Qt®4 Tutorial for the Ruby
Programming Language

Chapter 7: One Thing Leads to Another

Screenshot: One Thing Leads to Another



This example shows how to create custom widgets with signals and slots, and how to connect them together in more complex ways. For the first time, the source is split among several files.

Line by Line Walkthrough


This file is mainly lifted from Chapter 6; only the non-trivial changes are noted here.

  signals 'valueChanged(int)'
  slots 'setValue(int)'
  def value()

  def setValue(value)

These make up an interface between this widget and other components in a program. Until now, LCDRange didn't really have an API at all.

value() is a public function for accessing the value of the LCDRange, setValue() is our first custom slot, and valueChanged() is our first custom signal.

Slots must be implemented in the normal way (a slot is also a Ruby member function). Signals are automatically implemented. Signals follow the access rules of protected Ruby functions (i.e., they can be emitted only by the class they are defined in or by classes inheriting from it).

The valueChanged() signal is used when the LCDRange's value has changed.

The implementation of value() is straightforward. It simply returns the slider's value.

The implementation of setValue() is equally straightforward. Note that because the slider and LCD number are connected, setting the slider's value automatically updates the LCD number as well. In addition, the slider will automatically adjust the value if it is outside its legal range.

    connect(@slider, SIGNAL('valueChanged(int)'),
            lcd, SLOT('display(int)'))
    connect(@slider, SIGNAL('valueChanged(int)'),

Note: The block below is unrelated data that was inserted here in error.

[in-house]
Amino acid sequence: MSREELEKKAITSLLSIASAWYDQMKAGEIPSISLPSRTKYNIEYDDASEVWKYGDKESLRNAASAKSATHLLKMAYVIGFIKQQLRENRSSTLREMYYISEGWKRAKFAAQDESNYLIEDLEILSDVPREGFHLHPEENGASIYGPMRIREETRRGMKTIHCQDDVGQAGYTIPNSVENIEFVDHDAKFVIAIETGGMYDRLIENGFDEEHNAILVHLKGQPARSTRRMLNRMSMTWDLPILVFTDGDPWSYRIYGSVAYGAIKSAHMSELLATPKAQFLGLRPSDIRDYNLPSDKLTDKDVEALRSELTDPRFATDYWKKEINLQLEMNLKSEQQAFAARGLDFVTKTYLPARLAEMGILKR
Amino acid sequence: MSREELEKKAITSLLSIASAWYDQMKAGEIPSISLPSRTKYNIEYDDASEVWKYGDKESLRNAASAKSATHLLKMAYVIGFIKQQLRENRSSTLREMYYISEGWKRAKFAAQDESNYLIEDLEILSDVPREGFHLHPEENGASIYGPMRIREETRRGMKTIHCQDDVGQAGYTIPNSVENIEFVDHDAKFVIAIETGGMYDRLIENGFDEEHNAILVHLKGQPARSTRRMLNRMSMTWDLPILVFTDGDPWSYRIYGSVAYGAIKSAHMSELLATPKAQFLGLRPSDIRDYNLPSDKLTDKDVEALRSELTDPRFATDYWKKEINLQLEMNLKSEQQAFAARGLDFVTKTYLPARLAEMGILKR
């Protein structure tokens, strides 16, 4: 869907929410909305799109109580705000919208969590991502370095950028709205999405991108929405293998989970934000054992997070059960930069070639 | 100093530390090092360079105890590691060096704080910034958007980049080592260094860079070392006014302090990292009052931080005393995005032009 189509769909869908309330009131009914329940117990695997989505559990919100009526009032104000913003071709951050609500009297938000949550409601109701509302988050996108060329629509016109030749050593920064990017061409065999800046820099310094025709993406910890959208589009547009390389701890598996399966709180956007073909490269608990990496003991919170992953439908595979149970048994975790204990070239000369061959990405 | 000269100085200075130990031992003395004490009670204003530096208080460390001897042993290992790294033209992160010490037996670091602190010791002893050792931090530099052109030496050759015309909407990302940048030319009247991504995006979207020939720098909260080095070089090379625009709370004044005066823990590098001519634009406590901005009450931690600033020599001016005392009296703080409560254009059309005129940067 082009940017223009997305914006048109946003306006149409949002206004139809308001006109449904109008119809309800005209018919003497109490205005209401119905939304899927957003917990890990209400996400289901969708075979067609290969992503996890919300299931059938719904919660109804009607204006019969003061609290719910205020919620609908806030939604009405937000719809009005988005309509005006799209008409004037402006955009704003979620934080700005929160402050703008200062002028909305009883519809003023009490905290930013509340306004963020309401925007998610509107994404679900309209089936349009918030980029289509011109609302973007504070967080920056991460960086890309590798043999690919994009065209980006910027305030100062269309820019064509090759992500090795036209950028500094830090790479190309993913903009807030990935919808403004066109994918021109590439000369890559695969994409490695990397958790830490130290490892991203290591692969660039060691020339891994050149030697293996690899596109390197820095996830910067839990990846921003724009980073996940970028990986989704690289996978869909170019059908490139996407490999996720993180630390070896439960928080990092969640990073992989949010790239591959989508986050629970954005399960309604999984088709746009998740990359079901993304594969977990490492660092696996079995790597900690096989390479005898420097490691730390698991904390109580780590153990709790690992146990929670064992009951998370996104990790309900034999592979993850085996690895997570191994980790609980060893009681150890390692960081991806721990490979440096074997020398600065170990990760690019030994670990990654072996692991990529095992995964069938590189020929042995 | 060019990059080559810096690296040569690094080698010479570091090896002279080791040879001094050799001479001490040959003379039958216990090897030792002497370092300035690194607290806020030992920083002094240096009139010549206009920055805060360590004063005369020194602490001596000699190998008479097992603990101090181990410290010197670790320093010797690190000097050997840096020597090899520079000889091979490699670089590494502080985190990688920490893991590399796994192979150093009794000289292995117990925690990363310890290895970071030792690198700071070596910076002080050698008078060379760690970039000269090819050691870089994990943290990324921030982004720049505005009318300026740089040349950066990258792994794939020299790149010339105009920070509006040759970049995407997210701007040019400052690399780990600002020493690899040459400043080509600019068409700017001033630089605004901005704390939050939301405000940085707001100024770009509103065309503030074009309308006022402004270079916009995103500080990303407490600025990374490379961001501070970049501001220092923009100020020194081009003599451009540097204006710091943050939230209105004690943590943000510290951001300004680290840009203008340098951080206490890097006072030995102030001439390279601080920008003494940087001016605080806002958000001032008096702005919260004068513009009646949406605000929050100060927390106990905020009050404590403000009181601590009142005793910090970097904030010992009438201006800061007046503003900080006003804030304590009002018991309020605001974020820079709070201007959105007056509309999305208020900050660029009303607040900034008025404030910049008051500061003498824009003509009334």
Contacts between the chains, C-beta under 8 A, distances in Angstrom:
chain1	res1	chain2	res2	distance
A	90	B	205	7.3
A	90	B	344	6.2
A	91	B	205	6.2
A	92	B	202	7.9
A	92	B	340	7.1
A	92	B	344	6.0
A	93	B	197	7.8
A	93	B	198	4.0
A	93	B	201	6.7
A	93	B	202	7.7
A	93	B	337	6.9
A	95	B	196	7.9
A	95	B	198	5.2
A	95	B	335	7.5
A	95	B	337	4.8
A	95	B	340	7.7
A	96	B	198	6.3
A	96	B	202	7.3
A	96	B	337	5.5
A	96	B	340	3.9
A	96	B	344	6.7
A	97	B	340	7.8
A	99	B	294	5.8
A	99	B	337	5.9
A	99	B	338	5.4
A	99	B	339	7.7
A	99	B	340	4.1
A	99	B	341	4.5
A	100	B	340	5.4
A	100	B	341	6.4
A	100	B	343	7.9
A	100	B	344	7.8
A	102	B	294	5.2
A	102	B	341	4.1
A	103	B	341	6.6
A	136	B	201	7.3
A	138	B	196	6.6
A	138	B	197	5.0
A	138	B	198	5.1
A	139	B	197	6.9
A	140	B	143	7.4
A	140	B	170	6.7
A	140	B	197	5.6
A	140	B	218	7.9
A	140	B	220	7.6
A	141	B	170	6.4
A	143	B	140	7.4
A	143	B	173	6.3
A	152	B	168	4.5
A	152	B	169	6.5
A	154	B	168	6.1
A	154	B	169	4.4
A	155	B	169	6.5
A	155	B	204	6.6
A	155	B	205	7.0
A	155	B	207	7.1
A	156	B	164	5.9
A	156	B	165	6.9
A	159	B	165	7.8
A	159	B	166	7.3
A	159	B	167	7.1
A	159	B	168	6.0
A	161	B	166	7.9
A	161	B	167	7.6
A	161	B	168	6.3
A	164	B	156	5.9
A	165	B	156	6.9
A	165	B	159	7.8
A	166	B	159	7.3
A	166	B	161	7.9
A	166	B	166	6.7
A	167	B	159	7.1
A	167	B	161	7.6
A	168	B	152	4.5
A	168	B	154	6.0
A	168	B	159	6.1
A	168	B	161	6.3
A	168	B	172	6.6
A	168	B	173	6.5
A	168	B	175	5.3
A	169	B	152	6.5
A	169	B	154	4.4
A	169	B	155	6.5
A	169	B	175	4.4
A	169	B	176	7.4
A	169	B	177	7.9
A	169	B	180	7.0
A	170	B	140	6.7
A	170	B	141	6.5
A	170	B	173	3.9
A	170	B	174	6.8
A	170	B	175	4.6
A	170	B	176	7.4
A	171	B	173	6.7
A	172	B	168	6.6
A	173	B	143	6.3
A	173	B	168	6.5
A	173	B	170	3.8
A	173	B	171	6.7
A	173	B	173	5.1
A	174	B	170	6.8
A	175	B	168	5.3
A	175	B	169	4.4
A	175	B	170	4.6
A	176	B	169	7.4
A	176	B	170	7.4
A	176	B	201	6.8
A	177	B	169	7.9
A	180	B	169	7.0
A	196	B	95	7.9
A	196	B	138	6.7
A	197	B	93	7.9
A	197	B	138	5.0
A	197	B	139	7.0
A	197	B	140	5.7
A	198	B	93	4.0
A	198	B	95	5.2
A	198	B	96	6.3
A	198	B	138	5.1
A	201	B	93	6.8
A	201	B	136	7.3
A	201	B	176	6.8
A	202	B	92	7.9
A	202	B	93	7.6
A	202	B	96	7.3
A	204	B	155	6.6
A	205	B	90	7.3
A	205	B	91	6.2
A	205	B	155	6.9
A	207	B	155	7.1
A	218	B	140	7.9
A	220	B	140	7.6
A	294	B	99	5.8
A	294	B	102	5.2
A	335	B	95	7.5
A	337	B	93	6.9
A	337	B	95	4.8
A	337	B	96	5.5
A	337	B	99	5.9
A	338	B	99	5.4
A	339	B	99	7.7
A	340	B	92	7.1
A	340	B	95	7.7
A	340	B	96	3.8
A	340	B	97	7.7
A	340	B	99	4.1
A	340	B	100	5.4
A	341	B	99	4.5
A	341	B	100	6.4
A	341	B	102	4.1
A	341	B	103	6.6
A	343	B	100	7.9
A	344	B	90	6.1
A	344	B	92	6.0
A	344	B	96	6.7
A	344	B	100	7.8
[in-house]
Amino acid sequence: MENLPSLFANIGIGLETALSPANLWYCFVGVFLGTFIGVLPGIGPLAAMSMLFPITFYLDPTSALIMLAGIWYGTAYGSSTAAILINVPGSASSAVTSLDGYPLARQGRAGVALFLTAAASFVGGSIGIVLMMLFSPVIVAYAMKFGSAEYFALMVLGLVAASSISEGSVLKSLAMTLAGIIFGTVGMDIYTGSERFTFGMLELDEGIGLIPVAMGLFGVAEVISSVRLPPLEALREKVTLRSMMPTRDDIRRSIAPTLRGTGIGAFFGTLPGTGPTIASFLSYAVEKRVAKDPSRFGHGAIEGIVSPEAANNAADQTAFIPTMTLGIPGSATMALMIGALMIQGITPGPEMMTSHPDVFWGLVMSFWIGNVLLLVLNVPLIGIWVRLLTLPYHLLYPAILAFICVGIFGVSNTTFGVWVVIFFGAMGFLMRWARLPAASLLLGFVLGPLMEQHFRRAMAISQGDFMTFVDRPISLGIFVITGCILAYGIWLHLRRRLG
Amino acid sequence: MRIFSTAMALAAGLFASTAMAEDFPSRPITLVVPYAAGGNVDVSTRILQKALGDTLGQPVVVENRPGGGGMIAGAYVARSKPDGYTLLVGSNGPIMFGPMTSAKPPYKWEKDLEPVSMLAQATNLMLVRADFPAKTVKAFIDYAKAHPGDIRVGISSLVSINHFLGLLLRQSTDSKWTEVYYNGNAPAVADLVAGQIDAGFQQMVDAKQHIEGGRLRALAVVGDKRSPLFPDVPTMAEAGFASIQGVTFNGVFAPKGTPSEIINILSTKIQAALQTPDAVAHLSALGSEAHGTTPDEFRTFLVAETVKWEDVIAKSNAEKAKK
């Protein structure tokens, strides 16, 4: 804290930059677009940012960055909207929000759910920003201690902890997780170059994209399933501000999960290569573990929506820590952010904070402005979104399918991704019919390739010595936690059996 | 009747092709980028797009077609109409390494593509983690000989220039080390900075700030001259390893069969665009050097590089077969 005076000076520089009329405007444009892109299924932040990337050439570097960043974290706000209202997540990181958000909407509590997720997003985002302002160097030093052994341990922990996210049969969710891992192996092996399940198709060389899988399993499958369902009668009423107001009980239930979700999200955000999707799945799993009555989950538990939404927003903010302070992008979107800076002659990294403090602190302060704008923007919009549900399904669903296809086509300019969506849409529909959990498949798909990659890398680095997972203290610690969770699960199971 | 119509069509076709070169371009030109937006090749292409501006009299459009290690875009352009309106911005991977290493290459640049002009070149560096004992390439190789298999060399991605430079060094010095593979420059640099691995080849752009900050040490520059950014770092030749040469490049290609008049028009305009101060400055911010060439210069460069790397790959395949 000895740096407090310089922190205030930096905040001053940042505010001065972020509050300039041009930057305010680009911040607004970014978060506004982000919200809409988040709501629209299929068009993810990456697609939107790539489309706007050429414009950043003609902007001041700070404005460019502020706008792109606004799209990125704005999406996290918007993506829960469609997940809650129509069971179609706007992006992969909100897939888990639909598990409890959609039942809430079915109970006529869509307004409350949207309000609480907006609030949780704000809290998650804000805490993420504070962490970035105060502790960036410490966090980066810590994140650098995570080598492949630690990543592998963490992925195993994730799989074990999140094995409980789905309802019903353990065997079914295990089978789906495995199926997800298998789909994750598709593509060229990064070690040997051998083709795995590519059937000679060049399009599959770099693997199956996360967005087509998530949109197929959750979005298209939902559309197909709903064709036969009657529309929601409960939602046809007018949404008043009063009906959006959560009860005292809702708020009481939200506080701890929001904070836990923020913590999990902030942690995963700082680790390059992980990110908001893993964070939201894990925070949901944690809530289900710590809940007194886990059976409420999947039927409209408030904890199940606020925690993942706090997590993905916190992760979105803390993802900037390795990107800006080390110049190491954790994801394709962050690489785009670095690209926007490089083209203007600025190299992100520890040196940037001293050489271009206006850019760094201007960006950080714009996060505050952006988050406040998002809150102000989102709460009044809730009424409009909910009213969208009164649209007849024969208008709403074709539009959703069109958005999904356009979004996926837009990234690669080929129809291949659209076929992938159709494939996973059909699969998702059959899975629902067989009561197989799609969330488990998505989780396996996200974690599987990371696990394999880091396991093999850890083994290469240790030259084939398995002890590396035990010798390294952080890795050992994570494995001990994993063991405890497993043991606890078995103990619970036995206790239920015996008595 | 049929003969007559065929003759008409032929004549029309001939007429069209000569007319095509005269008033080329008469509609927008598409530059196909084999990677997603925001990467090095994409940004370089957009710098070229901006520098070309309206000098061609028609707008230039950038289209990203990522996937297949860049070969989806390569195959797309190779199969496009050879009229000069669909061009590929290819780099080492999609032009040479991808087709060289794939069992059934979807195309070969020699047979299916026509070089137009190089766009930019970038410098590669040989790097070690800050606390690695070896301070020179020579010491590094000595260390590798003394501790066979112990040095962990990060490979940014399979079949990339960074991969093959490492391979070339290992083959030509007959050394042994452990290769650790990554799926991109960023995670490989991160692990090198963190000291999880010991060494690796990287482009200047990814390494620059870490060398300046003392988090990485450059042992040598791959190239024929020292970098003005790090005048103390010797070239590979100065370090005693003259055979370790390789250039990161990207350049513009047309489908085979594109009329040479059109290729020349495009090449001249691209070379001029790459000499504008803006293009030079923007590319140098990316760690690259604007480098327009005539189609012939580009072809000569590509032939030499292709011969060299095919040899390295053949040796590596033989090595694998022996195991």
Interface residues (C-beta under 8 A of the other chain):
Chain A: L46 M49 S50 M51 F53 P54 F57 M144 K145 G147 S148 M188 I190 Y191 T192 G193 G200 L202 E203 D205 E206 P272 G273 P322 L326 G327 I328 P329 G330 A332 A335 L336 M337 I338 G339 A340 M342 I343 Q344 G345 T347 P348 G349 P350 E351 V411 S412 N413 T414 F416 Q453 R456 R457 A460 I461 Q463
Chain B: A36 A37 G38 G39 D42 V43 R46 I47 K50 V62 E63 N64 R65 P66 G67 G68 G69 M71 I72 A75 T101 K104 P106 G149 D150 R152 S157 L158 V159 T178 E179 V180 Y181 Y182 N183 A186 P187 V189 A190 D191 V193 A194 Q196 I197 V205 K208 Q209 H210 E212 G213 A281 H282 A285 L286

self, SIGNAL('valueChanged(int)'))

The first QObject::connect() call is the same that you have seen in the previous chapter. The second is new; it connects slider's QAbstractSlider::valueChanged() signal to this object's valueChanged() signal. Yes, that's right. Signals can be connected to other signals. When the first is emitted, the second signal is also emitted.

Let's look at what happens when the user operates the slider. The slider sees that its value has changed and emits the QAbstractSlider::valueChanged() signal. That signal is connected both to the QLCDNumber::display() slot of the Qt::LCDNumber and to the valueChanged() signal of the LCDRange.

Thus, when the signal is emitted, LCDRange emits its own valueChanged() signal. In addition, Qt::LCDNumber::display() is called and shows the new number.

Note that you're not guaranteed any particular order of execution; LCDRange::valueChanged() may be emitted before or after Qt::LCDNumber::display() is called.


    previousRange = nil

    for row in 0..2
      for column in 0..2
        lcdRange = LCDRange.new()
        grid.addWidget(lcdRange, row, column)
        unless previousRange.nil?
          connect(lcdRange, SIGNAL('valueChanged(int)'),
                  previousRange, SLOT('setValue(int)'))
        previousRange = lcdRange

When we create the nine LCDRange objects, we connect them using the signals and slots mechanism. Each has its valueChanged() signal connected to the previous one's setValue() slot. Because LCDRange emits the valueChanged() signal when its value changes, we are here creating a chain of signals and slots.

Running the Application

On startup, the program's appearance is identical to the previous one. Try operating the slider to the bottom-right.


Use the bottom-right slider to set all LCDs to 50. Then set all but the last LCD to 40 by clicking once to the left of the bottom-middle slider handle. Now, use the bottom-left slider to set the first seven LCDs back to 50.

Click to the left of the handle on the bottom-right slider. What happens? Why is this the correct behavior?

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This page was last generated Sun Dec 03 14:40:27 -0800 2006